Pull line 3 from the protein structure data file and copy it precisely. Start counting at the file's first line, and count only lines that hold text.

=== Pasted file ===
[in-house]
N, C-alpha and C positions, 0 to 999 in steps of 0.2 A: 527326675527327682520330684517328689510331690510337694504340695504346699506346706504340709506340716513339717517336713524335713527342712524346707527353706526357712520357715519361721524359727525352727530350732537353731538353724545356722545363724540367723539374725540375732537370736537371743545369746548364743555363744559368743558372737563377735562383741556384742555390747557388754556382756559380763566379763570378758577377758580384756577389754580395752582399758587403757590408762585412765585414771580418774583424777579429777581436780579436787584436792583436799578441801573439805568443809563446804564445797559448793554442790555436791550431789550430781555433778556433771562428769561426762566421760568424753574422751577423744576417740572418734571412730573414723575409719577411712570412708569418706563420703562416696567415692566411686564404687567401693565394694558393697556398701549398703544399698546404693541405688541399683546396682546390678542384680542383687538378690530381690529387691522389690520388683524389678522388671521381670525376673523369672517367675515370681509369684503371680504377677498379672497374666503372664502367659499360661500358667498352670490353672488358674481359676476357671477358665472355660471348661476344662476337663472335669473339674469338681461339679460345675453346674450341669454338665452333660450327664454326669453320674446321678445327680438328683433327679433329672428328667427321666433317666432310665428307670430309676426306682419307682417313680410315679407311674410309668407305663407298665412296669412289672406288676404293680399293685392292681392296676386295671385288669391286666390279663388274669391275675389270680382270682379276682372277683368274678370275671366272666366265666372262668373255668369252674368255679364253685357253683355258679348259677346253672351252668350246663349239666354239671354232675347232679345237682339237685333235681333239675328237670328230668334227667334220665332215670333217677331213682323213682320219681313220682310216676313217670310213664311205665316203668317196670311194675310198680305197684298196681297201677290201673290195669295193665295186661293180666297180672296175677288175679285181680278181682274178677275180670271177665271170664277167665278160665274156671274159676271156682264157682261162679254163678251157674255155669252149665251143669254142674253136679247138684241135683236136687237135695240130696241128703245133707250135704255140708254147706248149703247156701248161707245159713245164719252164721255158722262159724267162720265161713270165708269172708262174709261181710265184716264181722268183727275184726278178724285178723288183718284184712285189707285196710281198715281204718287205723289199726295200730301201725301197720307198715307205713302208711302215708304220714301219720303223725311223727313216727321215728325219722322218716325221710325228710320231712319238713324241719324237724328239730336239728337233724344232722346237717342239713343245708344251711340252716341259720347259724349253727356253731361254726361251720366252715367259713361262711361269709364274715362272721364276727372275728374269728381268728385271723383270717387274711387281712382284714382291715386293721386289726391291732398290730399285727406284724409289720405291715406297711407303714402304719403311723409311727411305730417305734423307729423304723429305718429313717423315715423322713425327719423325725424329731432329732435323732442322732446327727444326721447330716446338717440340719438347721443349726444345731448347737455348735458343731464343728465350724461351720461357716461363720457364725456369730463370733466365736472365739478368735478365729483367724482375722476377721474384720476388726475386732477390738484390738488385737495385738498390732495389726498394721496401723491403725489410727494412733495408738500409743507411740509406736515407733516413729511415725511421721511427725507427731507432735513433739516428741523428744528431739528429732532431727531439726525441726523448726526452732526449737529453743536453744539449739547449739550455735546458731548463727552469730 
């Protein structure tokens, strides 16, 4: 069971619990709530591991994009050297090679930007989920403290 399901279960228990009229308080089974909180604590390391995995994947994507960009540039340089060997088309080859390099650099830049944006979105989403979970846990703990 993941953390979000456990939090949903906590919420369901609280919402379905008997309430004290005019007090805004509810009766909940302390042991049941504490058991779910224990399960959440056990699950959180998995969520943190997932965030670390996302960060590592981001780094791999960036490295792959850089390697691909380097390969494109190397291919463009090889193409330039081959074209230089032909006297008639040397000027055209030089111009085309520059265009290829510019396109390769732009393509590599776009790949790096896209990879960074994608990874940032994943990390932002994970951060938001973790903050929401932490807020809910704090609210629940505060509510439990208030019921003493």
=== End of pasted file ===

């Protein structure tokens, strides 16, 4: 069971619990709530591991994009050297090679930007989920403290 399901279960228990009229308080089974909180604590390391995995994947994507960009540039340089060997088309080859390099650099830049944006979105989403979970846990703990 993941953390979000456990939090949903906590919420369901609280919402379905008997309430004290005019007090805004509810009766909940302390042991049941504490058991779910224990399960959440056990699950959180998995969520943190997932965030670390996302960060590592981001780094791999960036490295792959850089390697691909380097390969494109190397291919463009090889193409330039081959074209230089032909006297008639040397000027055209030089111009085309520059265009290829510019396109390769732009393509590599776009790949790096896209990879960074994608990874940032994943990390932002994970951060938001973790903050929401932490807020809910704090609210629940505060509510439990208030019921003493």